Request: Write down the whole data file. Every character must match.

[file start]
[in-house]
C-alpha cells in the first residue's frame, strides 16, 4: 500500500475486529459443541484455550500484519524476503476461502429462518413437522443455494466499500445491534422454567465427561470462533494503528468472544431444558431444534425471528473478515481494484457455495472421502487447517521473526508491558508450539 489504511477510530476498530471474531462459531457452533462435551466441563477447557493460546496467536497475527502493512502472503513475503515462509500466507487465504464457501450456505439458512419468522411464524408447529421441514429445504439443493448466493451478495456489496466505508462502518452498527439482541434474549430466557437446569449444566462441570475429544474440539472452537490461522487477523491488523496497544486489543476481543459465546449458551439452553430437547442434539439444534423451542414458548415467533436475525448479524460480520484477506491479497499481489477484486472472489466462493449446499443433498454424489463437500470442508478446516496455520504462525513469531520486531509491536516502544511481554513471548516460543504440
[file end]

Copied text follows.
[in-house]
C-alpha cells in the first residue's frame, strides 16, 4: 500500500475486529459443541484455550500484519524476503476461502429462518413437522443455494466499500445491534422454567465427561470462533494503528468472544431444558431444534425471528473478515481494484457455495472421502487447517521473526508491558508450539 489504511477510530476498530471474531462459531457452533462435551466441563477447557493460546496467536497475527502493512502472503513475503515462509500466507487465504464457501450456505439458512419468522411464524408447529421441514429445504439443493448466493451478495456489496466505508462502518452498527439482541434474549430466557437446569449444566462441570475429544474440539472452537490461522487477523491488523496497544486489543476481543459465546449458551439452553430437547442434539439444534423451542414458548415467533436475525448479524460480520484477506491479497499481489477484486472472489466462493449446499443433498454424489463437500470442508478446516496455520504462525513469531520486531509491536516502544511481554513471548516460543504440